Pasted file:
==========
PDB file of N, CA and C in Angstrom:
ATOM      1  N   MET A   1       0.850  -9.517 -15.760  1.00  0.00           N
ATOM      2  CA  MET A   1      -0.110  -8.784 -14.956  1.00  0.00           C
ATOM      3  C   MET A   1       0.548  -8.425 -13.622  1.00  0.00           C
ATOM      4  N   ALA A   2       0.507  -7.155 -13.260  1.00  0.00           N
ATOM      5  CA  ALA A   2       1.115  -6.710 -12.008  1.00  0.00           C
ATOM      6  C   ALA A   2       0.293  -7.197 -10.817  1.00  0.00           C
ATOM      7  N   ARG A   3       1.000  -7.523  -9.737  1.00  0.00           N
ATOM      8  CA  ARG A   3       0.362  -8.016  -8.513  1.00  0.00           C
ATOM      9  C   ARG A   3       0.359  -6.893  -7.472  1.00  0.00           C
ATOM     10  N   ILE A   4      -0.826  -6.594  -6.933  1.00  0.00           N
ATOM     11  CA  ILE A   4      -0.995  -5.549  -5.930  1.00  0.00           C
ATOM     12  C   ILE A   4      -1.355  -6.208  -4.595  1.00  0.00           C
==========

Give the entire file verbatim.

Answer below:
PDB file of N, CA and C in Angstrom:
ATOM      1  N   MET A   1       0.850  -9.517 -15.760  1.00  0.00           N
ATOM      2  CA  MET A   1      -0.110  -8.784 -14.956  1.00  0.00           C
ATOM      3  C   MET A   1       0.548  -8.425 -13.622  1.00  0.00           C
ATOM      4  N   ALA A   2       0.507  -7.155 -13.260  1.00  0.00           N
ATOM      5  CA  ALA A   2       1.115  -6.710 -12.008  1.00  0.00           C
ATOM      6  C   ALA A   2       0.293  -7.197 -10.817  1.00  0.00           C
ATOM      7  N   ARG A   3       1.000  -7.523  -9.737  1.00  0.00           N
ATOM      8  CA  ARG A   3       0.362  -8.016  -8.513  1.00  0.00           C
ATOM      9  C   ARG A   3       0.359  -6.893  -7.472  1.00  0.00           C
ATOM     10  N   ILE A   4      -0.826  -6.594  -6.933  1.00  0.00           N
ATOM     11  CA  ILE A   4      -0.995  -5.549  -5.930  1.00  0.00           C
ATOM     12  C   ILE A   4      -1.355  -6.208  -4.595  1.00  0.00           C